Should ABS be required for West Virginia motorcycles?

On Behalf of | Dec 12, 2023 | Car Accident Injuries, Motorcycle Accident Injuries |

The West Virginia Department of Transportation reports motorcyclists are more likely to die in a motorcycle crash when compared to other motorists. Motorcyclists are also four times more likely to suffer injuries during an accident. Equipping motorcycles with anti-lock braking systems (ABS) may help reduce accidents and fatalities among motorcyclists.

Motorcycle accident injuries are often severe. Motorcyclists don’t have the same level of protection provided by most other motor vehicles. There’s no barrier between the motorcyclist and the road.

Motorcyclists are also less likely to have ABS-equipped motorcycles. In 2004, ABS became mandatory on all vehicles manufactured and sold in the United States. ABS allows drivers to steer during emergencies by restoring traction to the tires.

Concerns for motorcycle safety

ABS isn’t a requirement for motorcycles in the United States. The Insurance Institute for Highway Safety (IIHS) and Highway Loss Data Institute (HLDI) are asking the federal government to remedy this situation by requiring ABS on all new motorcycles.

Some motorcycle manufacturers have started to equip their motorcycles with ABS. However, it’s a matter of choice and not required by law. About 59% of new motorcycles are equipped with ABS, as of 2023. The IIHS and the HLDI want to make that number 100%.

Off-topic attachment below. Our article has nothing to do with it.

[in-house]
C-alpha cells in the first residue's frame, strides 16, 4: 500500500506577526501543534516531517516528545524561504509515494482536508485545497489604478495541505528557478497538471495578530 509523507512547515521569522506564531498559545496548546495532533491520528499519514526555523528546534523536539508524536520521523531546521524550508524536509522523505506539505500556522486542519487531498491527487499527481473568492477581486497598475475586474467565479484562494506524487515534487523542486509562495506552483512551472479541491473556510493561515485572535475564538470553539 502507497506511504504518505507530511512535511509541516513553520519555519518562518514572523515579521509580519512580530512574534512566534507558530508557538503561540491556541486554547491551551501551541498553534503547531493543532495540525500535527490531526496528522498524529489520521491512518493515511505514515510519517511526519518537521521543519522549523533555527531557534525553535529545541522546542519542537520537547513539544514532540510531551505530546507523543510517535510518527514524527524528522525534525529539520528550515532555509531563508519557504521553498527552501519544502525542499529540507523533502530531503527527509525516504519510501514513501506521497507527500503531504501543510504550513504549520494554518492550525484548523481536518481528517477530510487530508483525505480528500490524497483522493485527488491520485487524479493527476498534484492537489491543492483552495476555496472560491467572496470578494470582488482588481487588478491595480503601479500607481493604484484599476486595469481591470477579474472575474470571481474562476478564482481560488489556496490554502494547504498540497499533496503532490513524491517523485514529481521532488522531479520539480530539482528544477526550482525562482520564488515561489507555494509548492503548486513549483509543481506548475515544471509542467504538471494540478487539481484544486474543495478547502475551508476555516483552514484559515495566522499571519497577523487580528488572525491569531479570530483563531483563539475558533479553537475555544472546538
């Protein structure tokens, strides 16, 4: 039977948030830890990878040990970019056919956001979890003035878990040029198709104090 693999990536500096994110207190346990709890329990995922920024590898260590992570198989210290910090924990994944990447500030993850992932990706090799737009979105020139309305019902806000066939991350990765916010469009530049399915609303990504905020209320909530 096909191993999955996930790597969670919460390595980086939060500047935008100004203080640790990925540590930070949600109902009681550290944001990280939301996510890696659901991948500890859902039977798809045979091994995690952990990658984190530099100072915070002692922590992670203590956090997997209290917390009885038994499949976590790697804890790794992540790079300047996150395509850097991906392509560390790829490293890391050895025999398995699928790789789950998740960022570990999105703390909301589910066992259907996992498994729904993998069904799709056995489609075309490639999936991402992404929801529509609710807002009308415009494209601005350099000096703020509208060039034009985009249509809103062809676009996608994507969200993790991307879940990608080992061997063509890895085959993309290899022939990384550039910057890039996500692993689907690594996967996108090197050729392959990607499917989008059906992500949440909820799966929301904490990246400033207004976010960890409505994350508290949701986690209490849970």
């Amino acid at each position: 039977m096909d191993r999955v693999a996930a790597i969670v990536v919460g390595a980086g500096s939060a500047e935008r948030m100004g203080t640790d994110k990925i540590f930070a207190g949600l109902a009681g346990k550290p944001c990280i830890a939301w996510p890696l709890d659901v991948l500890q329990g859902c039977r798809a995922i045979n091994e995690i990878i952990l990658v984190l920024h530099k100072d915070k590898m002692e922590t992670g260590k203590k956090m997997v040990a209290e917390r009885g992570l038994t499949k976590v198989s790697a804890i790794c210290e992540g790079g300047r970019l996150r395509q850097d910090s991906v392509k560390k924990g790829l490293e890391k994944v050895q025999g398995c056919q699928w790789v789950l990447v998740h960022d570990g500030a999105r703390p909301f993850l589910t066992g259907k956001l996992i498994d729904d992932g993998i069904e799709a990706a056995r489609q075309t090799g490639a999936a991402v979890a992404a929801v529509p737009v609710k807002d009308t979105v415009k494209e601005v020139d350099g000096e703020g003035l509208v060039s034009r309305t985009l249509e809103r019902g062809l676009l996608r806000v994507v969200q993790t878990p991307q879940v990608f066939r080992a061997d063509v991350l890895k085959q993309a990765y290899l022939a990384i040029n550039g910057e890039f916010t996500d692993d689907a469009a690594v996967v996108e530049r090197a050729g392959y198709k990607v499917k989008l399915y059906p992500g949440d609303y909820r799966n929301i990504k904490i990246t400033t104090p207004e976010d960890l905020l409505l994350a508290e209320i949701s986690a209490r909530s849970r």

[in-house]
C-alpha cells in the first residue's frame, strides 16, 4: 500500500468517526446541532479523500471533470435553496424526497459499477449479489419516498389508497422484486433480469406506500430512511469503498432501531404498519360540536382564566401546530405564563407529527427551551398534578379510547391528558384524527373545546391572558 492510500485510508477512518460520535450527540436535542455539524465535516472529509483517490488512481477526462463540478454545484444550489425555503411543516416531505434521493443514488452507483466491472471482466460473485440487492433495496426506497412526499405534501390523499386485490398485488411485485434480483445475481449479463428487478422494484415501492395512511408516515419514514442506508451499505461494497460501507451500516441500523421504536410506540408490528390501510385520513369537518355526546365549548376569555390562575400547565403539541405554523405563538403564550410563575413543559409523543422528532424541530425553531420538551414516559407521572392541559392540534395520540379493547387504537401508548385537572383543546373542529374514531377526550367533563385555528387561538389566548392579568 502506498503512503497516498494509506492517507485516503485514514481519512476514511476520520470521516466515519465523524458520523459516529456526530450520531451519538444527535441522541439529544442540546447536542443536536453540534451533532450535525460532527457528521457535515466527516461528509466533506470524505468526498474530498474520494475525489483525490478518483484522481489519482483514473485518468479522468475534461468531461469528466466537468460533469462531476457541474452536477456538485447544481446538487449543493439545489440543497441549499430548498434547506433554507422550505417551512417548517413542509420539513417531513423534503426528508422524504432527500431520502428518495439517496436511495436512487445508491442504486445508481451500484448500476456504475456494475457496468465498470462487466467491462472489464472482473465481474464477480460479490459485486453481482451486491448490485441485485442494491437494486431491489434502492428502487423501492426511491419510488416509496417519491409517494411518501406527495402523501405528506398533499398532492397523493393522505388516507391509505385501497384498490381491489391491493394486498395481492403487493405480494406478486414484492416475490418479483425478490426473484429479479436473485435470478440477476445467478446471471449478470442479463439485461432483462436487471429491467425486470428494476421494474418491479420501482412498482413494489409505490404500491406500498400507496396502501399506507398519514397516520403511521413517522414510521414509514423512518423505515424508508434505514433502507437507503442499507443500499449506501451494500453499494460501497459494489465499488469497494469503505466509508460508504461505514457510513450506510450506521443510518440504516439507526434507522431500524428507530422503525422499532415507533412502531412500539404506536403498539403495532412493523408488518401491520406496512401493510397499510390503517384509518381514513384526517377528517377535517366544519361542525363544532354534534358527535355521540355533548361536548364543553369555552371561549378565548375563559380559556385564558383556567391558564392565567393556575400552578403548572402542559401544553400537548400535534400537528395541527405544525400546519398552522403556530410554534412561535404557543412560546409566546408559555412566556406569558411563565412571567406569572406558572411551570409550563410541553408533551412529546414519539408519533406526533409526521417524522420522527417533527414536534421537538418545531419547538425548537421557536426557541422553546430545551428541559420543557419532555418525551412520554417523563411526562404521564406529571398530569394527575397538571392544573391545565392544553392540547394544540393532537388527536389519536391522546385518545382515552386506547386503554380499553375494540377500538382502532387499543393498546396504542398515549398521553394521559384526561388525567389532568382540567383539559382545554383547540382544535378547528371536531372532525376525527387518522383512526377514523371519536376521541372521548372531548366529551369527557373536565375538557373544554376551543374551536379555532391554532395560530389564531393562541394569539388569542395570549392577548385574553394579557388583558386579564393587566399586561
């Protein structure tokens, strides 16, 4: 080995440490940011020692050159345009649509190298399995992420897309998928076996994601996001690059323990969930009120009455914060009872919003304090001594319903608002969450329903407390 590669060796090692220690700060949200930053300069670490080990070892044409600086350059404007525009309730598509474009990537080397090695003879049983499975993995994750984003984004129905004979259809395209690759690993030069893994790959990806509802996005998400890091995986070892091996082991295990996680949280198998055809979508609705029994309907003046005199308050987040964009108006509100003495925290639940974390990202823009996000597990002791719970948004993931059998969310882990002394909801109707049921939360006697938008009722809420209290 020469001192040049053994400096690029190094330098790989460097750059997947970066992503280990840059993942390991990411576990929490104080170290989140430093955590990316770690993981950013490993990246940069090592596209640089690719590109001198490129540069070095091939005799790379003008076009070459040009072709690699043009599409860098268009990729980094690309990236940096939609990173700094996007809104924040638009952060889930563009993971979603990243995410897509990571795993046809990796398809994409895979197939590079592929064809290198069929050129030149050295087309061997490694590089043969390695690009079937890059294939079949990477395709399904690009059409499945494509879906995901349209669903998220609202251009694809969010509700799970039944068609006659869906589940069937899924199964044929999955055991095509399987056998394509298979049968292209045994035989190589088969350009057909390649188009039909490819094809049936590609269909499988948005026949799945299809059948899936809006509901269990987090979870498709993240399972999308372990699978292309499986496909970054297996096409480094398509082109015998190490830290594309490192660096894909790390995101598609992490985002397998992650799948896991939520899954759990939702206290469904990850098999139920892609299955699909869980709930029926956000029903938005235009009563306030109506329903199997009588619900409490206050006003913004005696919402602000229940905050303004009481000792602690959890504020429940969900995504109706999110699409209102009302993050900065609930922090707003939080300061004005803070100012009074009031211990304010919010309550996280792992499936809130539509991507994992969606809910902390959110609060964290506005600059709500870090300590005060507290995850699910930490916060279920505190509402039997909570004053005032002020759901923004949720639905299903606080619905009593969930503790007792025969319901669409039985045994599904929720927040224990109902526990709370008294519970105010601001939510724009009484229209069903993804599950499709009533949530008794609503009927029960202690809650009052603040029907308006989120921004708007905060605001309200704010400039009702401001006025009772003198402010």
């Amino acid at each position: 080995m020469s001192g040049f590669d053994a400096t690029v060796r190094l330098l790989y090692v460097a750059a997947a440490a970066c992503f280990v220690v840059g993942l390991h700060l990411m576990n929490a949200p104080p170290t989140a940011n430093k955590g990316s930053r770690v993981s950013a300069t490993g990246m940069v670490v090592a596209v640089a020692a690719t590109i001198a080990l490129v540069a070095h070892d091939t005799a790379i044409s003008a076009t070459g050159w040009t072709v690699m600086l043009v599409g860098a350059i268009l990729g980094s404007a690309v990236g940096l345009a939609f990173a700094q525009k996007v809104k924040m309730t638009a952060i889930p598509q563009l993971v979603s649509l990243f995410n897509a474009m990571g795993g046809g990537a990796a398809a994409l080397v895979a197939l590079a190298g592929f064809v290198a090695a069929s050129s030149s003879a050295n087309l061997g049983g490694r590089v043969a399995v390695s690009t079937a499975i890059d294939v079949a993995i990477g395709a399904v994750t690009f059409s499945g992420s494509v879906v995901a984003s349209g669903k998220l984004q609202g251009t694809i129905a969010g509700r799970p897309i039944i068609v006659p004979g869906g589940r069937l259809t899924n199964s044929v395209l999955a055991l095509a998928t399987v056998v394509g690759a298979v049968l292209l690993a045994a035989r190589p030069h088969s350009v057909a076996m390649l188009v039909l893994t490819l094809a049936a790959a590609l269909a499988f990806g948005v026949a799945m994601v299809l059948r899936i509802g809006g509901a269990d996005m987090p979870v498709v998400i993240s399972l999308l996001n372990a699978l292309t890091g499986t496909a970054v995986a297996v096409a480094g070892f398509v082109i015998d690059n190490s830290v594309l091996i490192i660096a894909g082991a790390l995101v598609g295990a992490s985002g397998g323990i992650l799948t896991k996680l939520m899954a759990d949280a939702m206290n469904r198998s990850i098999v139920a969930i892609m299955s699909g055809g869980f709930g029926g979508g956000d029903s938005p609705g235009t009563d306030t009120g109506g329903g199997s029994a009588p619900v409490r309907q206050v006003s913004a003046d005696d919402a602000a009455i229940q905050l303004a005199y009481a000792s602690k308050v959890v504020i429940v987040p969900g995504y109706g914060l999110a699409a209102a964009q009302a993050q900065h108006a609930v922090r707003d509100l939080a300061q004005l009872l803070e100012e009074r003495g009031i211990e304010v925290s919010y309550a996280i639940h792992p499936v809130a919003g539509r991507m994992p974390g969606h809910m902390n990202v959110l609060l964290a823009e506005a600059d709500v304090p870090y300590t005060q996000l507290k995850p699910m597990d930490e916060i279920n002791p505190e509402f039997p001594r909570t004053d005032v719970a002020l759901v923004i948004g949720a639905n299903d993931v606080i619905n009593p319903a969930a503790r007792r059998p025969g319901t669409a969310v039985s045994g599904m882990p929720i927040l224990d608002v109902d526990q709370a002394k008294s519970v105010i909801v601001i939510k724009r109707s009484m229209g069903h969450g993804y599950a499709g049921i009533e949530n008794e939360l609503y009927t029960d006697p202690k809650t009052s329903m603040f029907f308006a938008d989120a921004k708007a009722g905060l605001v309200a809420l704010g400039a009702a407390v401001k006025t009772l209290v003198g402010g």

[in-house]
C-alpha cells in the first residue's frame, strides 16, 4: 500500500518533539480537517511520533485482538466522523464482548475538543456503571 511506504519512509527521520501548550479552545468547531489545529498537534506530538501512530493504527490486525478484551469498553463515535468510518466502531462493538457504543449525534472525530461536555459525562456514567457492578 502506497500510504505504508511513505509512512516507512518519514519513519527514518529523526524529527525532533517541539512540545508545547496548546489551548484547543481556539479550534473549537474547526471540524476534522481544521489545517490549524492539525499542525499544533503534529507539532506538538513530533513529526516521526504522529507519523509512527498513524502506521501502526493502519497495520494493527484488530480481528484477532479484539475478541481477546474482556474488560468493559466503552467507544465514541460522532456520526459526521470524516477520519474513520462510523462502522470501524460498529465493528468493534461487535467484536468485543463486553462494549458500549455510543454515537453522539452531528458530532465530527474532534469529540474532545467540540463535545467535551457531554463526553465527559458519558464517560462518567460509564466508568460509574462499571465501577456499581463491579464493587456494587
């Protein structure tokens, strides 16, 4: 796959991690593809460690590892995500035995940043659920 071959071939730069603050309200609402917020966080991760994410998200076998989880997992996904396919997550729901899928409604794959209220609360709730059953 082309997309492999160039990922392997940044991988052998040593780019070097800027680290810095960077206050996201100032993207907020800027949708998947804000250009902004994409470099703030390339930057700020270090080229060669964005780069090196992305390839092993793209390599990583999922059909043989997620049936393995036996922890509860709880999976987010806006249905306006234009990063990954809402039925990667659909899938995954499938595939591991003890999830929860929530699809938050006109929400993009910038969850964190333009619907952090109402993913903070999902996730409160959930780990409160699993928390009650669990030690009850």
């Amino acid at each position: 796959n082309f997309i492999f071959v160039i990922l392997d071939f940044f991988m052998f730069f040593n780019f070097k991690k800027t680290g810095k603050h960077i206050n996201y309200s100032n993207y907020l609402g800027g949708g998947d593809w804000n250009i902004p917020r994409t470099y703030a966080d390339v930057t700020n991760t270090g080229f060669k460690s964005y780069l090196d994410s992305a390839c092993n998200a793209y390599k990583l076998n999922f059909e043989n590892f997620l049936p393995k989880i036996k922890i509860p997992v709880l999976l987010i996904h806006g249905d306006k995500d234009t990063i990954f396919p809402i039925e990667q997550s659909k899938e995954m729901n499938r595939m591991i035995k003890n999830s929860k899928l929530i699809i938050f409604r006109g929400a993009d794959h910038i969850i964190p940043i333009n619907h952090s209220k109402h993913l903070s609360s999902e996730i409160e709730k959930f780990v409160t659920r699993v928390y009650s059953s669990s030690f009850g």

The benefits of ABS

There’s evidence that motorcycles with ABS are safer than those without it. The IIHS did a study that found motorcycles with ABS have 22% lower accident rates when compared to the same models of motorcycles without ABS. Research also shows that motorcycles with ABS account for fewer insurance claims than motorcycles without ABS.

Possible setbacks

There’s concern that ABS could make motorcycles less efficient on some surfaces, such as gravel. A possible solution is for motorcycles to have a switch that turns ABS on and off. The rider can turn ABS off on gravel and loose surfaces but turn it back on when on a paved road.

ABS might make motorcycles safer, but accidents will still occur. The hope is that if all motorcycles have ABS, it will result in fewer accidents and more saved lives.